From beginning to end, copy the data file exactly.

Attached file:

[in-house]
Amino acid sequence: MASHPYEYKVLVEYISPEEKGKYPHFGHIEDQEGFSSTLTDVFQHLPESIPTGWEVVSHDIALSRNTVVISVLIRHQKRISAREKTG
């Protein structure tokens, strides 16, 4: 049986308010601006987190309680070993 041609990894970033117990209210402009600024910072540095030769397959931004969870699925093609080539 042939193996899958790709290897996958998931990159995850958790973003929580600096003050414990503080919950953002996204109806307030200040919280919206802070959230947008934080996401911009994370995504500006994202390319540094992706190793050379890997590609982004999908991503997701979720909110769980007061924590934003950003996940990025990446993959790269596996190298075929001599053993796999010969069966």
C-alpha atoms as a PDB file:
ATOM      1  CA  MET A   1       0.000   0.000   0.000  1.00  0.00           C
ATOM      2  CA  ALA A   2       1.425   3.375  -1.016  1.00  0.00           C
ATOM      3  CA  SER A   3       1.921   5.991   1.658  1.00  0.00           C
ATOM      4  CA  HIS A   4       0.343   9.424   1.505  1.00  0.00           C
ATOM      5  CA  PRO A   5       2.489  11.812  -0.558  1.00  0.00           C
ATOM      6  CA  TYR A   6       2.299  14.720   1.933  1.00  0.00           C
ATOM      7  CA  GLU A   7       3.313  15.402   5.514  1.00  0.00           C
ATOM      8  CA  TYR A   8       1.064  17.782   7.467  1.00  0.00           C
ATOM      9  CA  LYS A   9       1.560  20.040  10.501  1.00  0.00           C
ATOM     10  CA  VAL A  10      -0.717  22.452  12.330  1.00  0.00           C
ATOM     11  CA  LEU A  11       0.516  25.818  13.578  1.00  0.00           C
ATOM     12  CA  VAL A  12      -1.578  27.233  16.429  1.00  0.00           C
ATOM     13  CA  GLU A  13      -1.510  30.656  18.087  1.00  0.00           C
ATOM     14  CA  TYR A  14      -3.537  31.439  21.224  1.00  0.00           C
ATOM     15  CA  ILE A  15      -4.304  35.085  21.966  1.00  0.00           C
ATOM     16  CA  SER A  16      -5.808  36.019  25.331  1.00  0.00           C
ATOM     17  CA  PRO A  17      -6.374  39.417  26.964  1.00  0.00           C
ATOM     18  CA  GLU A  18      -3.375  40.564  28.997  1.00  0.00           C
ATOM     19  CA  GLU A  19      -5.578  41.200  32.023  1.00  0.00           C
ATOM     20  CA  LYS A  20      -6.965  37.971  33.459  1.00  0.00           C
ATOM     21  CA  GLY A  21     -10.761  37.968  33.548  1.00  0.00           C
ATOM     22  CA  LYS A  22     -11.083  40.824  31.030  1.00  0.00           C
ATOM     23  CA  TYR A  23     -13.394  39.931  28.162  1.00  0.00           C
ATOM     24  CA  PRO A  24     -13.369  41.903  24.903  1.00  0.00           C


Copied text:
[in-house]
Amino acid sequence: MASHPYEYKVLVEYISPEEKGKYPHFGHIEDQEGFSSTLTDVFQHLPESIPTGWEVVSHDIALSRNTVVISVLIRHQKRISAREKTG
């Protein structure tokens, strides 16, 4: 049986308010601006987190309680070993 041609990894970033117990209210402009600024910072540095030769397959931004969870699925093609080539 042939193996899958790709290897996958998931990159995850958790973003929580600096003050414990503080919950953002996204109806307030200040919280919206802070959230947008934080996401911009994370995504500006994202390319540094992706190793050379890997590609982004999908991503997701979720909110769980007061924590934003950003996940990025990446993959790269596996190298075929001599053993796999010969069966």
C-alpha atoms as a PDB file:
ATOM      1  CA  MET A   1       0.000   0.000   0.000  1.00  0.00           C
ATOM      2  CA  ALA A   2       1.425   3.375  -1.016  1.00  0.00           C
ATOM      3  CA  SER A   3       1.921   5.991   1.658  1.00  0.00           C
ATOM      4  CA  HIS A   4       0.343   9.424   1.505  1.00  0.00           C
ATOM      5  CA  PRO A   5       2.489  11.812  -0.558  1.00  0.00           C
ATOM      6  CA  TYR A   6       2.299  14.720   1.933  1.00  0.00           C
ATOM      7  CA  GLU A   7       3.313  15.402   5.514  1.00  0.00           C
ATOM      8  CA  TYR A   8       1.064  17.782   7.467  1.00  0.00           C
ATOM      9  CA  LYS A   9       1.560  20.040  10.501  1.00  0.00           C
ATOM     10  CA  VAL A  10      -0.717  22.452  12.330  1.00  0.00           C
ATOM     11  CA  LEU A  11       0.516  25.818  13.578  1.00  0.00           C
ATOM     12  CA  VAL A  12      -1.578  27.233  16.429  1.00  0.00           C
ATOM     13  CA  GLU A  13      -1.510  30.656  18.087  1.00  0.00           C
ATOM     14  CA  TYR A  14      -3.537  31.439  21.224  1.00  0.00           C
ATOM     15  CA  ILE A  15      -4.304  35.085  21.966  1.00  0.00           C
ATOM     16  CA  SER A  16      -5.808  36.019  25.331  1.00  0.00           C
ATOM     17  CA  PRO A  17      -6.374  39.417  26.964  1.00  0.00           C
ATOM     18  CA  GLU A  18      -3.375  40.564  28.997  1.00  0.00           C
ATOM     19  CA  GLU A  19      -5.578  41.200  32.023  1.00  0.00           C
ATOM     20  CA  LYS A  20      -6.965  37.971  33.459  1.00  0.00           C
ATOM     21  CA  GLY A  21     -10.761  37.968  33.548  1.00  0.00           C
ATOM     22  CA  LYS A  22     -11.083  40.824  31.030  1.00  0.00           C
ATOM     23  CA  TYR A  23     -13.394  39.931  28.162  1.00  0.00           C
ATOM     24  CA  PRO A  24     -13.369  41.903  24.903  1.00  0.00           C